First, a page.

She turned her steps toward the door, and the men who had stationed themselves to guard it withdrew and suffered her to pass. A general sentiment of pity overcame the virulence of religious hatred. Sanctified by her love and her affliction, she went forth, and all the people gazed after her till she had journeyed up the hill and was lost behind its brow. She went, the apostle of her own unquiet heart, to renew the wanderings of past years. For her voice had been already heard in many lands of Christendom, and she had pined in the cells of a Catholic Inquisition before she felt the lash and lay in the dungeons of the Puritans. Her mission had extended also to the followers of the Prophet, and from them she had received the courtesy and kindness which all the contending sects of our purer religion united to deny her. Her husband and herself had resided many months in Turkey, where even the sultan’s countenance was gracious to them; in that pagan land, too, was Ilbrahim’s birthplace, and his Oriental name was a mark of gratitude for the good deeds of an unbeliever.
When Pearson and his wife had thus acquired all the rights over Ilbrahim that could be delegated, their affection for him became, like the memory of their native land or their mild sorrow for the dead, a piece of the immovable furniture of their hearts. The boy, also, after a week or two of mental disquiet, began to gratify his protectors by many inadvertent proofs that he considered them as parents and their house as home. Before the winter snows were melted the persecuted infant, the little wanderer from a remote and heathen country, seemed native in the New England cottage and inseparable from the warmth and security of its hearth. Under the influence of kind treatment, and in the consciousness that he was loved, Ilbrahim’s demeanor lost a premature manliness which had resulted from his earlier situation; he became more childlike and his natural character displayed itself with freedom. It was in many respects a beautiful one, yet the disordered imaginations of both his father and mother had perhaps propagated a certain unhealthiness in the mind of the boy. In his general state Ilbrahim would derive enjoyment from the most trifling events and from every object about him; he seemed to discover rich treasures of happiness by a faculty analogous to that of the witch-hazel, which points to hidden gold where all is barren to the eye. His airy gayety, coming to him from a thousand sources, communicated itself to the family, and Ilbrahim was like a domesticated sunbeam, brightening moody countenances and chasing away the gloom from the dark corners of the cottage.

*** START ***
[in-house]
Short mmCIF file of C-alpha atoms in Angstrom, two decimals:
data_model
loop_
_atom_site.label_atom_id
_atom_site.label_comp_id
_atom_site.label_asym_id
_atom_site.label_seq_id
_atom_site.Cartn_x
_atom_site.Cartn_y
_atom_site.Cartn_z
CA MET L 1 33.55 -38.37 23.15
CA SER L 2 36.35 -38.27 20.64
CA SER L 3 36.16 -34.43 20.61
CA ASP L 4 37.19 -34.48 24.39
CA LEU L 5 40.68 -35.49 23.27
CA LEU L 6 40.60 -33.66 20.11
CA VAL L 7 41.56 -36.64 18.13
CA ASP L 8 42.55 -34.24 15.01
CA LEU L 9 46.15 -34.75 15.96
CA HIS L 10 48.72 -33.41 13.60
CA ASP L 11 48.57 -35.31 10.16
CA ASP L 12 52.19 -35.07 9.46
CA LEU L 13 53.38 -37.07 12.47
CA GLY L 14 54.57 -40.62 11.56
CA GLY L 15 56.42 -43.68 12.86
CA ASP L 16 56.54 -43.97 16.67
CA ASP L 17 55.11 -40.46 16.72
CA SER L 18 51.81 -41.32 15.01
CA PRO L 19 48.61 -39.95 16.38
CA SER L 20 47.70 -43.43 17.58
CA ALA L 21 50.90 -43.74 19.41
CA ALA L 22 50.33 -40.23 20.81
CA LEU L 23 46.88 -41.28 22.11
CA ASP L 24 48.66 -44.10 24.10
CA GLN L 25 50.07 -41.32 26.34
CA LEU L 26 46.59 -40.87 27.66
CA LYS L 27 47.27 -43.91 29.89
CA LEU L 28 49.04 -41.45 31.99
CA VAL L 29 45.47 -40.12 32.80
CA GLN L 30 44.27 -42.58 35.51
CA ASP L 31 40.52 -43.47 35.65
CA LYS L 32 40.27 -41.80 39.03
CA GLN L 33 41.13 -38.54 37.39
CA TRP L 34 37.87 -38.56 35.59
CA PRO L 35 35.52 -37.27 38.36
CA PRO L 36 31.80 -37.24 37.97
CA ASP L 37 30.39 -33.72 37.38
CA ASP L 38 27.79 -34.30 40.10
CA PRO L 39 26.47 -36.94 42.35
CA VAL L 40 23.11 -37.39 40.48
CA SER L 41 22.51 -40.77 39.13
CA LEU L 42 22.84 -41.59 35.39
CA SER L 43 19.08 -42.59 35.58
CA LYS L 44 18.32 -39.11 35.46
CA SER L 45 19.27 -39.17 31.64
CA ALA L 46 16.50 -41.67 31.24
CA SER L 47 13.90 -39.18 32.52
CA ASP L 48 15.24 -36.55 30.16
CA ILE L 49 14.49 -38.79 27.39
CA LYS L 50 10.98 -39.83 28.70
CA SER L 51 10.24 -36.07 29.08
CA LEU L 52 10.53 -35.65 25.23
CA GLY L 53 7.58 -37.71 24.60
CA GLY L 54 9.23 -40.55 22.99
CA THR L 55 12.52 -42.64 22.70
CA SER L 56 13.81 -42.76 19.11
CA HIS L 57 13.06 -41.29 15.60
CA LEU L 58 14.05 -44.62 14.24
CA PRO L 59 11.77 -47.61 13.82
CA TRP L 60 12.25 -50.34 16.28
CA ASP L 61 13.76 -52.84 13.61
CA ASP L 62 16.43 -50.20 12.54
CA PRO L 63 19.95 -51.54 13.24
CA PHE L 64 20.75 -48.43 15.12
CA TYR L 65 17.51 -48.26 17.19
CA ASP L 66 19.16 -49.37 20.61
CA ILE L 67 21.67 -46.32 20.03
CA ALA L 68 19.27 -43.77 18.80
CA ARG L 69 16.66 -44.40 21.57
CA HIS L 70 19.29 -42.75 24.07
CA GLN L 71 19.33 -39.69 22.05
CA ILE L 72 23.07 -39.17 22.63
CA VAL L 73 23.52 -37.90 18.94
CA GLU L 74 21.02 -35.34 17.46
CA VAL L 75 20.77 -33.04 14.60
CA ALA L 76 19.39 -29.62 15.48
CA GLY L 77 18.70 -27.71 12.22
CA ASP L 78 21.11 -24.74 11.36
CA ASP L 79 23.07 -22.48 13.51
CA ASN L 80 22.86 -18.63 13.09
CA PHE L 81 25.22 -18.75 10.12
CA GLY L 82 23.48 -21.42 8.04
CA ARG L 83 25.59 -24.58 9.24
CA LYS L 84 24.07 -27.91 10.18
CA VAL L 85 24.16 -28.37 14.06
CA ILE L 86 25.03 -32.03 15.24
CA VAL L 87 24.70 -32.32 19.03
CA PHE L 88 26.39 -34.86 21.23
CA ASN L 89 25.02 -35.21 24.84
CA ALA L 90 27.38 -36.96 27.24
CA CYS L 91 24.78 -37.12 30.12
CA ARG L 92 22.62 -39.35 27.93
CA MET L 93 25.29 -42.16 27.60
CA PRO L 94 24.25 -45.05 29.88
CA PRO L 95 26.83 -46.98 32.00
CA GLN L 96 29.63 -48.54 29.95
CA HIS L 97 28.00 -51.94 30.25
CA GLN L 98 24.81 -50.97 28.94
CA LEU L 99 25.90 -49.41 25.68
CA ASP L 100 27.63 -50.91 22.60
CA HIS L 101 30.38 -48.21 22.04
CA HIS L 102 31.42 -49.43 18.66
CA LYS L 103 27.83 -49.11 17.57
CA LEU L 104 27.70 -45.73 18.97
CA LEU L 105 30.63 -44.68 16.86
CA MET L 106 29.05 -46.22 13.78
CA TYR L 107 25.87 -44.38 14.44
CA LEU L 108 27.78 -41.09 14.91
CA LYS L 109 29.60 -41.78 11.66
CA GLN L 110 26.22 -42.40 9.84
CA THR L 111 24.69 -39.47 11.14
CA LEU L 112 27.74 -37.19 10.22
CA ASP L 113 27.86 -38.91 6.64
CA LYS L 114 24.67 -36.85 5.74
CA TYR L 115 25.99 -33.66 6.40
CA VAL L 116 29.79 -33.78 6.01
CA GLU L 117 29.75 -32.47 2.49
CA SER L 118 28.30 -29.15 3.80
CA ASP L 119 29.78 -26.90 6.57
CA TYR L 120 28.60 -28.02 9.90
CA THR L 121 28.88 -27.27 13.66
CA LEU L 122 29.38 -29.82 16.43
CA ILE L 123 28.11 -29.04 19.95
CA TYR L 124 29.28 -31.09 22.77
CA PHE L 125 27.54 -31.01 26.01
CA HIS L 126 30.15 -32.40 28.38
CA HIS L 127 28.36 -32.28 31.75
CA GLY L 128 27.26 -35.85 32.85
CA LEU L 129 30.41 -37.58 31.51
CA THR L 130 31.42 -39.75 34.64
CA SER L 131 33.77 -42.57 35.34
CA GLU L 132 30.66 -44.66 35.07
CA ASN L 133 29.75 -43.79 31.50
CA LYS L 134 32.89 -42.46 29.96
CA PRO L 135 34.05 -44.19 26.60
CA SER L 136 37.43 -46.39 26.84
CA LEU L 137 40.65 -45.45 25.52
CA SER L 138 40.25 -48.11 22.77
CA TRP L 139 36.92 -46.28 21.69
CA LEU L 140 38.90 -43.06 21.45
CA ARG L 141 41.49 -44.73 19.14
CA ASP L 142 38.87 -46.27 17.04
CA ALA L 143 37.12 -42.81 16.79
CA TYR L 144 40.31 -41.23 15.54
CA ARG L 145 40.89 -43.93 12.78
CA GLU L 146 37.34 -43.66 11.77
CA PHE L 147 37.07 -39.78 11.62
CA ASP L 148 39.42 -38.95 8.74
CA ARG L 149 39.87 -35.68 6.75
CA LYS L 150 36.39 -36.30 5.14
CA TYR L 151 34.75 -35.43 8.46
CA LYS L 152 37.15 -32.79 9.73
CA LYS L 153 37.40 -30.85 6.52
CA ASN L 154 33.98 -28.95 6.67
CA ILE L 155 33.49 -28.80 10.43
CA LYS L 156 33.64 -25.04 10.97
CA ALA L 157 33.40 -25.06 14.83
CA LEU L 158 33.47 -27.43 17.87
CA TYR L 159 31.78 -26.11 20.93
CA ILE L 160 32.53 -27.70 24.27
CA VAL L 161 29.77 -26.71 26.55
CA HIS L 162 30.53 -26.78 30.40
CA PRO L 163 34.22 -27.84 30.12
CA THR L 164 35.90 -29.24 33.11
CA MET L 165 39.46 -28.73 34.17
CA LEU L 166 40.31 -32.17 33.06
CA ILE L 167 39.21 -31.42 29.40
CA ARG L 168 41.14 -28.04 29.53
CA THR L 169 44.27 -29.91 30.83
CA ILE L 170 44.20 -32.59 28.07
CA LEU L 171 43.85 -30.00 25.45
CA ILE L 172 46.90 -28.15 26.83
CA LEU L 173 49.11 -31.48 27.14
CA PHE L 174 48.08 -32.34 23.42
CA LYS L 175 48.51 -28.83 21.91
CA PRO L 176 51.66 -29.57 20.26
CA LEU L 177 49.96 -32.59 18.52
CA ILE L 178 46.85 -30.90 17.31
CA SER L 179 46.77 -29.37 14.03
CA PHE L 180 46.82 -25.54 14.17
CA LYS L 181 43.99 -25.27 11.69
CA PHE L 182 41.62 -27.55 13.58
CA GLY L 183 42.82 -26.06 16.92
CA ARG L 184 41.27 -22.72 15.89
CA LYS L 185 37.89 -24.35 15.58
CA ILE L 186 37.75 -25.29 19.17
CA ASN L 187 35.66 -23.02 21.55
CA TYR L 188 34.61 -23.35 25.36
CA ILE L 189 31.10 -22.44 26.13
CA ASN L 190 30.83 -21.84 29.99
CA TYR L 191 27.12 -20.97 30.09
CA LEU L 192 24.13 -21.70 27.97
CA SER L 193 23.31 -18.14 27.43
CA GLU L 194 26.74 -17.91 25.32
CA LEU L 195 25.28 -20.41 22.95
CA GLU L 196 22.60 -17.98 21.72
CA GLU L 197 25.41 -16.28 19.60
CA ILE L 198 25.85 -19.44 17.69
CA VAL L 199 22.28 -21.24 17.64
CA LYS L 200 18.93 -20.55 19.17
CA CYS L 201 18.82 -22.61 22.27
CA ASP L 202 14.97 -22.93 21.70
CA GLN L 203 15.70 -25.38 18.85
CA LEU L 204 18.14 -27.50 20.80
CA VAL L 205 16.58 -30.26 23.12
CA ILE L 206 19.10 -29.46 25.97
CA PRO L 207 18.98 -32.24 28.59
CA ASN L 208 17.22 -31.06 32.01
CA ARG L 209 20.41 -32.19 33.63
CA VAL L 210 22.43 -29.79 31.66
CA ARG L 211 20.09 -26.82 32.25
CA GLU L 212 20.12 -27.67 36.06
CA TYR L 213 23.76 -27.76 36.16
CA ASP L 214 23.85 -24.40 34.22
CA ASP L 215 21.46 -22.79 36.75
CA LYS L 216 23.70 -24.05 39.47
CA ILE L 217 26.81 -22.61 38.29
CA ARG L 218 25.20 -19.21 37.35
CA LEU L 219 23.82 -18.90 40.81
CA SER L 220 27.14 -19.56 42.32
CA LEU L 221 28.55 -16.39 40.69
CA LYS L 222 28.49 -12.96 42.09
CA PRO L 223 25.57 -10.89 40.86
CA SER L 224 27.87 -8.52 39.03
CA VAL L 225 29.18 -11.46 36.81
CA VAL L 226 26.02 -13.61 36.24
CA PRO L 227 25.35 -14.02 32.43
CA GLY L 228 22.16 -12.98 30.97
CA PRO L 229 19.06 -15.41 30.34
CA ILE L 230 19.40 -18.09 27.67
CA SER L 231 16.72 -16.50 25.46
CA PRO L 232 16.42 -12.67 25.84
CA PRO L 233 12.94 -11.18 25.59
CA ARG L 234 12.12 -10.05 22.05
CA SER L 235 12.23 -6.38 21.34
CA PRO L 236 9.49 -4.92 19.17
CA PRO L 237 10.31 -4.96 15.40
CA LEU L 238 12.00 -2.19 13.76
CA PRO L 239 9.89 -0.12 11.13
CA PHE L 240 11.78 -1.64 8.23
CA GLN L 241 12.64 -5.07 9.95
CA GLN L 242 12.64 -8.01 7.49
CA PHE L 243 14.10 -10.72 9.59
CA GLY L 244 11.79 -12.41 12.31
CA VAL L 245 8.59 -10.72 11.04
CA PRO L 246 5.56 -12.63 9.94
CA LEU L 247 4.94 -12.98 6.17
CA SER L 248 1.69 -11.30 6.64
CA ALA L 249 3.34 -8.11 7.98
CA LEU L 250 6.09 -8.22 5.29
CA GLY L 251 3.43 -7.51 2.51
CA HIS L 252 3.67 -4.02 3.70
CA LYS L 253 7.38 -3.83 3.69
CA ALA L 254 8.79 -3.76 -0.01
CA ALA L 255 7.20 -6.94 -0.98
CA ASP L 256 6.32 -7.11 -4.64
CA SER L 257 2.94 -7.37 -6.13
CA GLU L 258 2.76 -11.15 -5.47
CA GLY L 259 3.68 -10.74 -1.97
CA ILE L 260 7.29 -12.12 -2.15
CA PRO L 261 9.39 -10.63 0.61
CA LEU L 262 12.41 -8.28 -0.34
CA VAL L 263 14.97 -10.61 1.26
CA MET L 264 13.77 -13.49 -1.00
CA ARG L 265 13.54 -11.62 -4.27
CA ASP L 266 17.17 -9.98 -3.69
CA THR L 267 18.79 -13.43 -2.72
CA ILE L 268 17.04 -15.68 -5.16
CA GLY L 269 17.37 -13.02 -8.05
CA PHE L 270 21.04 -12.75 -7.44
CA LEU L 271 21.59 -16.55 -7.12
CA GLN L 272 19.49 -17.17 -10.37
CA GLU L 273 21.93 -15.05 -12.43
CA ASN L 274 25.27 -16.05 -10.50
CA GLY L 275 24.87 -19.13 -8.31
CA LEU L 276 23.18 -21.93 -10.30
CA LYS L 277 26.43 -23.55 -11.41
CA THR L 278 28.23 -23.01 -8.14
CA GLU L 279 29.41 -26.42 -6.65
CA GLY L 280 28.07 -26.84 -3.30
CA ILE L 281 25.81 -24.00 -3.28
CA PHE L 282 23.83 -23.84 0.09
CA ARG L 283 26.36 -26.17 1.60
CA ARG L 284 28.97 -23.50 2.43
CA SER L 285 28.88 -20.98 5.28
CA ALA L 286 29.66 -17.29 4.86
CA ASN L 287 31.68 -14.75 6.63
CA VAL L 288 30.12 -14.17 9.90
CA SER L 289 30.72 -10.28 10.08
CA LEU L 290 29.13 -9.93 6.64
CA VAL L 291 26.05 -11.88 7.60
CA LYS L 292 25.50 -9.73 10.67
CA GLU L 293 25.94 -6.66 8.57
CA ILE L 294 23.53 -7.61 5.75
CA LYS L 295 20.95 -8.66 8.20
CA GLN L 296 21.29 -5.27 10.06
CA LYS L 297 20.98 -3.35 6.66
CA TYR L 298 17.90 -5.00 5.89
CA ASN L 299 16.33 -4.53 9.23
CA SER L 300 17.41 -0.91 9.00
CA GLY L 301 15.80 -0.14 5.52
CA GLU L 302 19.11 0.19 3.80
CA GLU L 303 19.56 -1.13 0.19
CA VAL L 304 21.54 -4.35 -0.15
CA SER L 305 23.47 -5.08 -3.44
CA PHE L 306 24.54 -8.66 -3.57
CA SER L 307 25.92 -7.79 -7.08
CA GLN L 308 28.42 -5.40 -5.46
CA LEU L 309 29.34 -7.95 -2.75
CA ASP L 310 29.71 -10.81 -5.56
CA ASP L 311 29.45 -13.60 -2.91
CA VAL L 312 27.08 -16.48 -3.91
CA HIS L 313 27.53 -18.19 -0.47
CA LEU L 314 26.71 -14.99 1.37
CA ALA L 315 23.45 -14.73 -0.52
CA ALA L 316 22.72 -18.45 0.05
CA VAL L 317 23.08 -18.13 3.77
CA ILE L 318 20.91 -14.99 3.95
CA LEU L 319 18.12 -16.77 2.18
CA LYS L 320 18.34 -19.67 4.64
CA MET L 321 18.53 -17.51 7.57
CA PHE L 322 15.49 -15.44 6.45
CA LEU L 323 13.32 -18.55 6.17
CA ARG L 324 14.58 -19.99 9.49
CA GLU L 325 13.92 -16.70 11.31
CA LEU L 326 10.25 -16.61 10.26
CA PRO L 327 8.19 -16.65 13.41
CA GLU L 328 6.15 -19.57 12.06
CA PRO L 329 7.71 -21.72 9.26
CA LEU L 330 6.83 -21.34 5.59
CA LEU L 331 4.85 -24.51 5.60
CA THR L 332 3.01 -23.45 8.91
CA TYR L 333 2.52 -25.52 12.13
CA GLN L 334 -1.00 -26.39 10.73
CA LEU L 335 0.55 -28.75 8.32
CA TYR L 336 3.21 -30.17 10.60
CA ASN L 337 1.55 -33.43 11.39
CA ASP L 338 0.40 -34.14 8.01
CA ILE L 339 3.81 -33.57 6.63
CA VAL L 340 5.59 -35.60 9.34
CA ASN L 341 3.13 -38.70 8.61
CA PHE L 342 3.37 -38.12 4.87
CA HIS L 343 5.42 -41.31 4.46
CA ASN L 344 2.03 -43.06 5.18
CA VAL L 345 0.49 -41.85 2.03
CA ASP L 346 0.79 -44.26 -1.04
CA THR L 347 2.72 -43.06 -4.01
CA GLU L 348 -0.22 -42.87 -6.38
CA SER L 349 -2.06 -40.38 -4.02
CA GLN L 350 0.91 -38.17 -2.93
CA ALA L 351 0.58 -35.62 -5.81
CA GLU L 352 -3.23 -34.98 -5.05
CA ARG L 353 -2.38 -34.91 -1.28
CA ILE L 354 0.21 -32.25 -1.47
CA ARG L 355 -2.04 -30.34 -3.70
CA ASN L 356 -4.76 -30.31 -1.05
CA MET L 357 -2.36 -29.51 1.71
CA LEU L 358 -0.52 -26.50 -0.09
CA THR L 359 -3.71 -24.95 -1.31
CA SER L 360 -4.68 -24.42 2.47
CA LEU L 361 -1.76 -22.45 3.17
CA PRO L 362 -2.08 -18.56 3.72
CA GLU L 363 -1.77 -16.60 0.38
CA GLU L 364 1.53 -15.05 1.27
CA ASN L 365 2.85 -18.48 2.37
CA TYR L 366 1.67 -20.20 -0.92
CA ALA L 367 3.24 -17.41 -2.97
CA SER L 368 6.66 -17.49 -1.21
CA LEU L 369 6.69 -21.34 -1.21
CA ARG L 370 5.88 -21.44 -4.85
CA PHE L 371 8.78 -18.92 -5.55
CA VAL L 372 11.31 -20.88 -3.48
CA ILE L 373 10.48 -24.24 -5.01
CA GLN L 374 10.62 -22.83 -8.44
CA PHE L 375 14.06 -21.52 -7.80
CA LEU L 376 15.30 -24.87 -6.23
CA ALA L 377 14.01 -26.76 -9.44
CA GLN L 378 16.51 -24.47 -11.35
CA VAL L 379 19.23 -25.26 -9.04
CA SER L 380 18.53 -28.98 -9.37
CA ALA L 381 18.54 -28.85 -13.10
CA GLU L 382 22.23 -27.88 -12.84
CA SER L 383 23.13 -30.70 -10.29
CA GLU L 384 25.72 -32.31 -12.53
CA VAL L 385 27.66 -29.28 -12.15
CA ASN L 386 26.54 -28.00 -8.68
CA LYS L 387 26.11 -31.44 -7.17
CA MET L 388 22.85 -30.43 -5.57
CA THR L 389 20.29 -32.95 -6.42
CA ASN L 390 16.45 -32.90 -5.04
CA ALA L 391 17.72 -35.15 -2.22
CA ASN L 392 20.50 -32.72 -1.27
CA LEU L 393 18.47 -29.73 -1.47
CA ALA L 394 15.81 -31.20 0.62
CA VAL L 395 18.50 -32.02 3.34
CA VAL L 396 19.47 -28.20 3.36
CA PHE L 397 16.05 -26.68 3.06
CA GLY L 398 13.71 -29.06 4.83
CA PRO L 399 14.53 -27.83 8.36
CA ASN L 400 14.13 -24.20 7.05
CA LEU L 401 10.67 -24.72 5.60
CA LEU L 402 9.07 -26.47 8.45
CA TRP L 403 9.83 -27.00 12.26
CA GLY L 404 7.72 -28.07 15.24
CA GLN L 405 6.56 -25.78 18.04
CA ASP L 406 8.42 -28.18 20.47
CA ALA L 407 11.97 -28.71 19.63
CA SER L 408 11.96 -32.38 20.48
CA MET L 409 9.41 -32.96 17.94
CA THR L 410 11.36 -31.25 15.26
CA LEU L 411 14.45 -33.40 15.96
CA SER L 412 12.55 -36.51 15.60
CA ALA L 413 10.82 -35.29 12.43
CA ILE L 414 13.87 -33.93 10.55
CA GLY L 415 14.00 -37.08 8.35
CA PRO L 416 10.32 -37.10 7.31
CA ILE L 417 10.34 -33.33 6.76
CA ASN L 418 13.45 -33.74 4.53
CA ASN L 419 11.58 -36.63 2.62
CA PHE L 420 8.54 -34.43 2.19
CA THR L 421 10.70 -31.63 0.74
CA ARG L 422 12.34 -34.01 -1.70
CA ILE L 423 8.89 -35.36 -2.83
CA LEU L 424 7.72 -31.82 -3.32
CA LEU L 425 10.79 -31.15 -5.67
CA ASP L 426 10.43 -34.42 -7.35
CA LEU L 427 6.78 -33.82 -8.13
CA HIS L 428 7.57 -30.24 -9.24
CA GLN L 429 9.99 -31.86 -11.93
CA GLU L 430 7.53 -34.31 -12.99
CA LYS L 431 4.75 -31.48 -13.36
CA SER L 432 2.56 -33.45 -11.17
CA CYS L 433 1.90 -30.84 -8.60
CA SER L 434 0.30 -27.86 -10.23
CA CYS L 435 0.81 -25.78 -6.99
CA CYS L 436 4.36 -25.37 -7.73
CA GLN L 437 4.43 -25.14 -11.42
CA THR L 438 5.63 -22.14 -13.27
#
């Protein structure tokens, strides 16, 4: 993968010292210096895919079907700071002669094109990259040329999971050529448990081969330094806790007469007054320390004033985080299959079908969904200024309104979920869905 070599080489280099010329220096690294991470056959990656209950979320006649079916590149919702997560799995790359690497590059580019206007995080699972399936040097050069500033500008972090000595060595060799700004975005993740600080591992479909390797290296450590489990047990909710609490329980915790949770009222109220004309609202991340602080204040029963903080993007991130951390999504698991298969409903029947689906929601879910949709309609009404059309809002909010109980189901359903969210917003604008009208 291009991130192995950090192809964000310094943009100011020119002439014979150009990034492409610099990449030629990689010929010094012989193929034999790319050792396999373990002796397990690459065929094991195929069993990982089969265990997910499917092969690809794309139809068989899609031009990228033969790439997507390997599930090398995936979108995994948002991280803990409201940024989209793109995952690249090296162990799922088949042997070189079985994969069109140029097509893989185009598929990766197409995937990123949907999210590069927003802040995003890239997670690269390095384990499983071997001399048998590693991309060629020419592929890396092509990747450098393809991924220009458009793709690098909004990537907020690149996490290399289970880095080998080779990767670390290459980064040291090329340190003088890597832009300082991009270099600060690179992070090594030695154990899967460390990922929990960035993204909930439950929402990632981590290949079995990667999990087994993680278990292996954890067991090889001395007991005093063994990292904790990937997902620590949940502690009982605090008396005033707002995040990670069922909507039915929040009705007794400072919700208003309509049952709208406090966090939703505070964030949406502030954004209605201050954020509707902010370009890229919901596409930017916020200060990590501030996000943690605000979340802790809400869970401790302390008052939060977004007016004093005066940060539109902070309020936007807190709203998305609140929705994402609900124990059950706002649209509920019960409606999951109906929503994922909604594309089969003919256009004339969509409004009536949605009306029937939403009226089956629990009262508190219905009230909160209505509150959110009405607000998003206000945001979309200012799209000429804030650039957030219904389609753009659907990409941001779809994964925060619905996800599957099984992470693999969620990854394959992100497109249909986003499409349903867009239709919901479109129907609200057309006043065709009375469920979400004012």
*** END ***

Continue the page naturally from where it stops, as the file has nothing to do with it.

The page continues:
On the other hand, as the susceptibility of pleasure is also that of pain, the exuberant cheerfulness of the boy’s prevailing temper sometimes yielded to moments of deep depression. His sorrows could not always be followed up to their original source, but most frequently they appeared to flow—though Ilbrahim was young to be sad for such a cause—from wounded love. The flightiness of his mirth rendered him often guilty of offences against the decorum of a Puritan household, and on these occasions he did not invariably escape rebuke. But the slightest word of real bitterness, which he was infallible in distinguishing from pretended anger, seemed to sink into his heart and poison all his enjoyments till he became sensible that he was entirely forgiven. Of the malice which generally accompanies a superfluity of sensitiveness Ilbrahim was altogether destitute. When trodden upon, he would not turn; when wounded, he could but die. His mind was wanting in the stamina of self-support. It was a plant that would twine beautifully round something stronger than itself; but if repulsed or torn away, it had no choice but to wither on the ground. Dorothy’s acuteness taught her that severity would crush the spirit of the child, and she nurtured him with the gentle care of one who handles a butterfly. Her husband manifested an equal affection, although it grew daily less productive of familiar caresses.